Rare Disease Strikes Three Girls at One School

Alopecia is a disease that's physically altering and psychologically devastating.  It is a skin disease that causes hair loss and it's affecting some teenage girls in our area. It's tough for these young girls, but what's so unique about them is they decided to do something about it.

It was a path neither Effingham County High School sophomore Emily Snooks nor senior Jamye Friess thought they'd have to walk.

"My mom filled up a trash can when she was brushing out my hair," said Emily.

It's been a path of embarrassment and ridicule.

"I lost a large portion from here to here and so I cut my hair to make it a bit more easier and I had to were headbands and people started asking me why I was wearing headbands," said Emily. "Eventually they found out and I was made fun of."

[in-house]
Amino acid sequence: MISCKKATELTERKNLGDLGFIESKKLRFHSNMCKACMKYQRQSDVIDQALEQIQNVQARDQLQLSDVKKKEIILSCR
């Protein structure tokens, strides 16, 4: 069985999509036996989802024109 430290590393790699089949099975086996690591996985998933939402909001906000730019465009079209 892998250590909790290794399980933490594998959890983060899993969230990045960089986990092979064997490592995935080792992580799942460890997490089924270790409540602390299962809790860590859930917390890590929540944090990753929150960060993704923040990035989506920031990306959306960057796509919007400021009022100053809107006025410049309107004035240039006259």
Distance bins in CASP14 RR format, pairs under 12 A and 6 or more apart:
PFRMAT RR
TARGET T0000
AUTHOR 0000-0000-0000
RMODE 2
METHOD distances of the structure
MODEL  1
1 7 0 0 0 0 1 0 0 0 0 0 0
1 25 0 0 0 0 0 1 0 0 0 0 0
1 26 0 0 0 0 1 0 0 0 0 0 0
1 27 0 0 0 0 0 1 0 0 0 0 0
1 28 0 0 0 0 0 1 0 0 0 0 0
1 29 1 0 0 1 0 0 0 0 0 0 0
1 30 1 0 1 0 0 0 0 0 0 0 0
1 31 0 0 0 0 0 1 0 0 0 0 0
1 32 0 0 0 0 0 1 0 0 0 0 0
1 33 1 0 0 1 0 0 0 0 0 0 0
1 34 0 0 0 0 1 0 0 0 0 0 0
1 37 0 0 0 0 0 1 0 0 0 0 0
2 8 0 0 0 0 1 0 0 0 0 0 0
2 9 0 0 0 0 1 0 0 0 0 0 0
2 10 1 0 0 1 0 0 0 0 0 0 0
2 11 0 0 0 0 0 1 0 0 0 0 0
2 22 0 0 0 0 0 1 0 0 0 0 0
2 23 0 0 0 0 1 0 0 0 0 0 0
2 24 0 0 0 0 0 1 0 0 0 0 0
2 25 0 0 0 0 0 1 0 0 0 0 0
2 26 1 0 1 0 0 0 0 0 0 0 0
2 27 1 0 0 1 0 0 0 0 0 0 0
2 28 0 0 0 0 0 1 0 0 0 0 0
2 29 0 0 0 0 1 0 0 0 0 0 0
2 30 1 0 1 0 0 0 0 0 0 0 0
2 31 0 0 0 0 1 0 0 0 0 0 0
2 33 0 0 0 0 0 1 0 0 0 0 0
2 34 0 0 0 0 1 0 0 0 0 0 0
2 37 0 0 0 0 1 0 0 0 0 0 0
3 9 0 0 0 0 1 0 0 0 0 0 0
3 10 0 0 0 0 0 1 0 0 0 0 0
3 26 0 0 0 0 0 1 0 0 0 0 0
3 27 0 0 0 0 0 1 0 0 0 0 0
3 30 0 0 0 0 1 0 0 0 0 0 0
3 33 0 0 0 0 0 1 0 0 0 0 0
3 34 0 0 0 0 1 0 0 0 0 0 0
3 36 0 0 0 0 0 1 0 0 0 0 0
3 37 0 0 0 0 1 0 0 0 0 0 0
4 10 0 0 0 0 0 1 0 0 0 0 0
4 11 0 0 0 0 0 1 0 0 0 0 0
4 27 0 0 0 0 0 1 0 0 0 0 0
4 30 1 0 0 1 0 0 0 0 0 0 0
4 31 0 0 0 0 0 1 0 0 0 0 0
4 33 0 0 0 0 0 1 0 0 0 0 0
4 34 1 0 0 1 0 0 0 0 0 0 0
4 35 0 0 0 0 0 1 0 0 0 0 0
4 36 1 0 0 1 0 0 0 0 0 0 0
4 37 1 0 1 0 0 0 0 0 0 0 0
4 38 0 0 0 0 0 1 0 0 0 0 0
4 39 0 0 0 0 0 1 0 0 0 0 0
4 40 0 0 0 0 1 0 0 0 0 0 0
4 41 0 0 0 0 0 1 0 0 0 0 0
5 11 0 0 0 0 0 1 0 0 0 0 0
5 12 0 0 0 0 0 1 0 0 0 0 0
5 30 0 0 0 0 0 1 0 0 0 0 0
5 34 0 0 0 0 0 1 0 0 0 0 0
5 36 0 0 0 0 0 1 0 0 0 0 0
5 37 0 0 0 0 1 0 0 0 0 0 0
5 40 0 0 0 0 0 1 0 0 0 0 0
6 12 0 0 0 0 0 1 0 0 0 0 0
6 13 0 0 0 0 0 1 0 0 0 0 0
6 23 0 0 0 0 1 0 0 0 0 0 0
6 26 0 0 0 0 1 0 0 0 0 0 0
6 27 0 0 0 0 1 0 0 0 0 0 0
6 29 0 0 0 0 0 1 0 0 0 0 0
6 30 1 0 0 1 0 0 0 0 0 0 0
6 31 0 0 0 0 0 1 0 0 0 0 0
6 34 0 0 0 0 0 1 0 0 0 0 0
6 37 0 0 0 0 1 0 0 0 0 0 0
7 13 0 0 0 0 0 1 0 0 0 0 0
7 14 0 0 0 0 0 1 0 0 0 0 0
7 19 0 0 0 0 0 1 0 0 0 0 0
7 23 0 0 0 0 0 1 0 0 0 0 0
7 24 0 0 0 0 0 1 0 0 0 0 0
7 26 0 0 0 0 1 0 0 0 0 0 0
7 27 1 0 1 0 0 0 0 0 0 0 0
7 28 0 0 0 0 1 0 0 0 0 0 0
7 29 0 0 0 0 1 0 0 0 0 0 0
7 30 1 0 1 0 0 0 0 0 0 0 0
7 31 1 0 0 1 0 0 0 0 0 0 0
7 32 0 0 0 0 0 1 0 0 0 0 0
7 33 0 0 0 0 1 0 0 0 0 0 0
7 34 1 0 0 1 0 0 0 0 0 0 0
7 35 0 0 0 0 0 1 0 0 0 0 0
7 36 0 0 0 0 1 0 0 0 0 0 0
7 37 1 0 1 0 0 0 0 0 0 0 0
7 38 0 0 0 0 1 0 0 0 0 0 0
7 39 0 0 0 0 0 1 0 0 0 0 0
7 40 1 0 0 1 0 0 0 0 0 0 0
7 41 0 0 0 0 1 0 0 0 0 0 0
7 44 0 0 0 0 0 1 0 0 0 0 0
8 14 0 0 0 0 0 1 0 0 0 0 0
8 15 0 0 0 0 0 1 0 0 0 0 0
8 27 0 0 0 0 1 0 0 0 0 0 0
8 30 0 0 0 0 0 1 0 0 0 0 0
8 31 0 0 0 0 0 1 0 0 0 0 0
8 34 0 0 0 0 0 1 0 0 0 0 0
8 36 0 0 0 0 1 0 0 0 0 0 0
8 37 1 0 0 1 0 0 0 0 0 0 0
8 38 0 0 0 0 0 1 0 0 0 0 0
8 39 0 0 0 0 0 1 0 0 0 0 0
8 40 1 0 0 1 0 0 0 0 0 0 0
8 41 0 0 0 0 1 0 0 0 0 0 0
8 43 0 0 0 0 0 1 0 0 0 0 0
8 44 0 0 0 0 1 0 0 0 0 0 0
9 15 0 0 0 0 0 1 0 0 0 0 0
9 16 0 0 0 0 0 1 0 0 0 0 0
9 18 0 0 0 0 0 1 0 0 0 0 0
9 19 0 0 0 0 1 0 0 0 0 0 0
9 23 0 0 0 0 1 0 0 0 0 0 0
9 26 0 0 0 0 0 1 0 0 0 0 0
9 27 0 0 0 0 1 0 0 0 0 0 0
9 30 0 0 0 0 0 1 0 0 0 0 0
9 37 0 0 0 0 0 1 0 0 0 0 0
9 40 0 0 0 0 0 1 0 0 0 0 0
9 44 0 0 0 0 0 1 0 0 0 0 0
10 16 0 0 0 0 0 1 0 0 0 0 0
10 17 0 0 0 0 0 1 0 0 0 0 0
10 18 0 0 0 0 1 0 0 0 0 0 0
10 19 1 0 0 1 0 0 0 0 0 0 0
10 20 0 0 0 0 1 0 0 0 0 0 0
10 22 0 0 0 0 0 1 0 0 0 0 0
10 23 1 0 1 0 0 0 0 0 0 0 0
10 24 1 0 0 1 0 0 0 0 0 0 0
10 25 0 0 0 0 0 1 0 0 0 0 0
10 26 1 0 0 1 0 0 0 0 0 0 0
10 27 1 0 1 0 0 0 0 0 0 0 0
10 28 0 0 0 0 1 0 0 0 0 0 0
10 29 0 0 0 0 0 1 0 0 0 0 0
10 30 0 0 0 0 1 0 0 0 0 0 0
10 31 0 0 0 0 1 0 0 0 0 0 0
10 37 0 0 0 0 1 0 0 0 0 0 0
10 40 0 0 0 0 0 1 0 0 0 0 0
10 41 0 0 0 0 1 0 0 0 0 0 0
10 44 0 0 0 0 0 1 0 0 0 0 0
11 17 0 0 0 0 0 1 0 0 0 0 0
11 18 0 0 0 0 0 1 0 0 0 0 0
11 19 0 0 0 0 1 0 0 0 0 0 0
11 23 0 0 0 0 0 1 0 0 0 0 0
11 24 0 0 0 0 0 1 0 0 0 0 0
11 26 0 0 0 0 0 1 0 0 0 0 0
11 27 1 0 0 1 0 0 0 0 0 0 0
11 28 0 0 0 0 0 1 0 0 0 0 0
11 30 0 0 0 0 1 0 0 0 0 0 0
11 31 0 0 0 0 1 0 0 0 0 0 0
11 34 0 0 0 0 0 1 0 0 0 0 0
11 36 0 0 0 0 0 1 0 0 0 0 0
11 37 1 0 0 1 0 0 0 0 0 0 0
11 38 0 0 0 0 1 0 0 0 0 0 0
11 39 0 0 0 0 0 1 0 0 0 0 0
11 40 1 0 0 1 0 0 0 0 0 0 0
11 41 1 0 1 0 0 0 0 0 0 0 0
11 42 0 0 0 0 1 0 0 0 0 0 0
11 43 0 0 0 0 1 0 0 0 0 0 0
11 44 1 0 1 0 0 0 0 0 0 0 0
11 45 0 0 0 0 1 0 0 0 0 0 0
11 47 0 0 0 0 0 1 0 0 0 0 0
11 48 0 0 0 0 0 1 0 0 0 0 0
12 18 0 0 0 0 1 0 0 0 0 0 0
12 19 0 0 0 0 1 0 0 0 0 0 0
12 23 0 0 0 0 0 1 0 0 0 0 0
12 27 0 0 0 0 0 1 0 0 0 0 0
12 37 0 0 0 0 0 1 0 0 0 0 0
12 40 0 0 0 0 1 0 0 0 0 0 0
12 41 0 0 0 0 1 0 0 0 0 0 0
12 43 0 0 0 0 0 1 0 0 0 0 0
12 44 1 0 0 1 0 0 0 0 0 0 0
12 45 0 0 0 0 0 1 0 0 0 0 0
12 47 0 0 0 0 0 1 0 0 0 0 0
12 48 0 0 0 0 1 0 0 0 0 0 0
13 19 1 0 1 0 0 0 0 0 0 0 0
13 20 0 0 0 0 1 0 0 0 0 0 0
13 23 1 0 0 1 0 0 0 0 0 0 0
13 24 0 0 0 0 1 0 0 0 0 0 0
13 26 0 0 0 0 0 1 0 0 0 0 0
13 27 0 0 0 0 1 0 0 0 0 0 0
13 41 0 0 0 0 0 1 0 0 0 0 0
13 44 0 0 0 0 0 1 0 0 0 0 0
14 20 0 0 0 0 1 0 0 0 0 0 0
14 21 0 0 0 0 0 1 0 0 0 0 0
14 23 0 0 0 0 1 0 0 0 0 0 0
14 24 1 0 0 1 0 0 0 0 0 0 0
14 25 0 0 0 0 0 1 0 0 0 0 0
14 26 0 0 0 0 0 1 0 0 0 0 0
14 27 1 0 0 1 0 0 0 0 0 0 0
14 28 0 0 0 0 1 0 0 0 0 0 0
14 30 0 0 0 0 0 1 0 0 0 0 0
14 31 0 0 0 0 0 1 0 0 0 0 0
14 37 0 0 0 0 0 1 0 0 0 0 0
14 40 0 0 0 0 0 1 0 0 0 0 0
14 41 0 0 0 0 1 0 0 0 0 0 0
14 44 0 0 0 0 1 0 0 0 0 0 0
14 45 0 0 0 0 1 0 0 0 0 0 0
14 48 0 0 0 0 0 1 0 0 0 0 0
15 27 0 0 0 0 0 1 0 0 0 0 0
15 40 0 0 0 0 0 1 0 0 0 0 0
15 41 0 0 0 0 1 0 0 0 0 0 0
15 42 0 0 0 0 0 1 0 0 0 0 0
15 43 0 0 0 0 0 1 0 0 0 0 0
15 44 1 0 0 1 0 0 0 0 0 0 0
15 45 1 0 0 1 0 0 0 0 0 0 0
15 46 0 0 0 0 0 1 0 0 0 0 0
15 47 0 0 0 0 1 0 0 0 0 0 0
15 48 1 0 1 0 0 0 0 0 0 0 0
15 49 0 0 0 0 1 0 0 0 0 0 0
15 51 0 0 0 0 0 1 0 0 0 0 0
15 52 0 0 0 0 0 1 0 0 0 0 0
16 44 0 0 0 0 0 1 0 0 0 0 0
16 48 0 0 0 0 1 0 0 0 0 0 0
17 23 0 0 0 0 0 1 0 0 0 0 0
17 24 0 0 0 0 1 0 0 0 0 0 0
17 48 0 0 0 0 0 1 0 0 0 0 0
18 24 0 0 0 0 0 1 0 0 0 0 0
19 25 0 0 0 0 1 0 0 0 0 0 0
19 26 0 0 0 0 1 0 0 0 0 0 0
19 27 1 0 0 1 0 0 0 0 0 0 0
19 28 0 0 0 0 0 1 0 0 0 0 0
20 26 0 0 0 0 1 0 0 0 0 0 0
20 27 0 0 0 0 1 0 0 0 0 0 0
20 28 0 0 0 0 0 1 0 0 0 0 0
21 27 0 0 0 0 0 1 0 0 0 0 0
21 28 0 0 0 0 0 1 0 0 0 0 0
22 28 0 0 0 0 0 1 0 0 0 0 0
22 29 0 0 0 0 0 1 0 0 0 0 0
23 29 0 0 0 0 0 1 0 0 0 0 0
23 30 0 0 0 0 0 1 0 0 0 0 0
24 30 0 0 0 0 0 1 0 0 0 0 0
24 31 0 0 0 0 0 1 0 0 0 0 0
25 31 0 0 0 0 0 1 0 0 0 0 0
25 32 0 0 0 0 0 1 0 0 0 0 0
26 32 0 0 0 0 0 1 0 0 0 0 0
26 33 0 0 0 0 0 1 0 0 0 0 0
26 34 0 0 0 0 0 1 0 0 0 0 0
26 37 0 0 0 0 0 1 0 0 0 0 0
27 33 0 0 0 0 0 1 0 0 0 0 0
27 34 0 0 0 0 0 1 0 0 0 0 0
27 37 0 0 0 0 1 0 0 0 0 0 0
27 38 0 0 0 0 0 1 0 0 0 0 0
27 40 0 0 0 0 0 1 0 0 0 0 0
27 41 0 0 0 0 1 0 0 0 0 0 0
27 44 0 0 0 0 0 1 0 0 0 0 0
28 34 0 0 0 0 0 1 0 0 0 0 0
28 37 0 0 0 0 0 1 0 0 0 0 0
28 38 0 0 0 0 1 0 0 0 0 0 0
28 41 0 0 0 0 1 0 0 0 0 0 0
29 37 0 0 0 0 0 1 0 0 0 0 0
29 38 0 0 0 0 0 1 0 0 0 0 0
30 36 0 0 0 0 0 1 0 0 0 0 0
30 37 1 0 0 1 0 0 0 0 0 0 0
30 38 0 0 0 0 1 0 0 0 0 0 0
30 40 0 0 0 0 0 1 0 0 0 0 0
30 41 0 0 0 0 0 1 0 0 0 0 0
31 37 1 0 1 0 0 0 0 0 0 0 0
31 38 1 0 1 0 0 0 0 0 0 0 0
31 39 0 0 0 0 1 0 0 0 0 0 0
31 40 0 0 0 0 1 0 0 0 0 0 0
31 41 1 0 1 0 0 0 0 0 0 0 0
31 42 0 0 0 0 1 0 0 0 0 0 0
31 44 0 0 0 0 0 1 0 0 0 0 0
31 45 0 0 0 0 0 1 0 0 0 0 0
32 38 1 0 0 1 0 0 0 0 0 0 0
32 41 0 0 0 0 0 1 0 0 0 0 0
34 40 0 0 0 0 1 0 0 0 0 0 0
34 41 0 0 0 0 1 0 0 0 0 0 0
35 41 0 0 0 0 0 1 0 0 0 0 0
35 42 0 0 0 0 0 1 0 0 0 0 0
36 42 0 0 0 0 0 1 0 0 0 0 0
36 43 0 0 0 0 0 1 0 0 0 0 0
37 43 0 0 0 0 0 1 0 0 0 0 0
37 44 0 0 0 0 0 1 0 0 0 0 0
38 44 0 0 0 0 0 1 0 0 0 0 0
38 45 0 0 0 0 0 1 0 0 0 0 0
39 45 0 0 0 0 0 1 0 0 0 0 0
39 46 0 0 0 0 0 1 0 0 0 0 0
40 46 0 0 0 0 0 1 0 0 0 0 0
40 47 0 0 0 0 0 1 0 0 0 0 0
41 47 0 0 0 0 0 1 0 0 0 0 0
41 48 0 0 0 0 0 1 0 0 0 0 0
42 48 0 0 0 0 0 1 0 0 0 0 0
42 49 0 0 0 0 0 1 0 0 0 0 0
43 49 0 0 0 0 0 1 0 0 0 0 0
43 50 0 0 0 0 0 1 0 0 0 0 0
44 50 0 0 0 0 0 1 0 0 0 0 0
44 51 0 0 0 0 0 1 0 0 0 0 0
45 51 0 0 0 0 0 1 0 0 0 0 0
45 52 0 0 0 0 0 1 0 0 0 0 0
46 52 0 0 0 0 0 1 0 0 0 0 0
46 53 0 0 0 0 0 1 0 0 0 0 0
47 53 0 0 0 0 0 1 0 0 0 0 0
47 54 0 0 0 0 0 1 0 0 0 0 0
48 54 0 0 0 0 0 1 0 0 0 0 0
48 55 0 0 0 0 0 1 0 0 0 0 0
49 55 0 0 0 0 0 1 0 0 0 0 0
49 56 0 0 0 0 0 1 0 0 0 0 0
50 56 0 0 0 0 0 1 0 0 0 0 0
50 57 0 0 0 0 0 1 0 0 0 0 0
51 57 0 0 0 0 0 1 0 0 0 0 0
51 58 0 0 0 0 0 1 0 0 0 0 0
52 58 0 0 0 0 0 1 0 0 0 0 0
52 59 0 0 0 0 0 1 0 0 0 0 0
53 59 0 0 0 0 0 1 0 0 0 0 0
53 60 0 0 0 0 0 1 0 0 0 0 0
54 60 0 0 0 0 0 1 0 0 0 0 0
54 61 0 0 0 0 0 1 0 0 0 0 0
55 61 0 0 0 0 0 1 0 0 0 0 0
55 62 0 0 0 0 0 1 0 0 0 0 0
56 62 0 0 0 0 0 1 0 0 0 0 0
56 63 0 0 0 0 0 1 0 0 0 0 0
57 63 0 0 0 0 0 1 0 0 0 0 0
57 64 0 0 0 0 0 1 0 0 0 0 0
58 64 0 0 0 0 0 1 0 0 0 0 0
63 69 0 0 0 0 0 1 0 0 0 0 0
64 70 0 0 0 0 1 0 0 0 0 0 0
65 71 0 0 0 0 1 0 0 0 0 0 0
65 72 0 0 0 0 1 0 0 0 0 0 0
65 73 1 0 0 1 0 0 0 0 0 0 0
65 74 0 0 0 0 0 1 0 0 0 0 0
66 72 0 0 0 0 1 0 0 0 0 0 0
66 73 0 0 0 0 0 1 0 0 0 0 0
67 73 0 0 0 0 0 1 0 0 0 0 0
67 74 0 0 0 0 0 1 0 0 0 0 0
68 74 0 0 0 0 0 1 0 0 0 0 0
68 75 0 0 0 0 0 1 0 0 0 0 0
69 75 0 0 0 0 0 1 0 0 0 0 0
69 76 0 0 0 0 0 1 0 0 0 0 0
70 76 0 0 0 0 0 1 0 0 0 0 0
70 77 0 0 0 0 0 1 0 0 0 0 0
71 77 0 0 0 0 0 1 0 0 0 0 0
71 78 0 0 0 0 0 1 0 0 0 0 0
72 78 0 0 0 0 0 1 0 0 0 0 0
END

And for the first time, these girls allowed us to see what the disease has done to them.

"We're healthy kids, we're not sick at all, we just don't have any hair," said Jamye.

Rather than hide at home and let this disease get the best of them, they've decided to start their own awareness campaign by selling bracelets with the words "beauty from within" on them.

"That's why we're trying to raise money to research, they don't know what causes it, what triggers it," explained Jamye.

At the age where image is often everything, the other message they're sending out is that what is truly beautiful is the beauty from within.

"Because we know it's what's inside that counts the most," said Emily. "It doesn't matter what your appearance is."

Despite all the hardships these girls have had to endure, they've managed to see the upside to their disease. "There are some good things, I mean we don't have to shave our legs," said Jamye.

There is a third girl with this disease who didn't feel comfortable going on camera, but they're all supporting one another. And so far the girls have raised more than $800 in less than a week. Every penny will go toward research.

Reported by: Nicole Teigen, nteigen@wtoc.com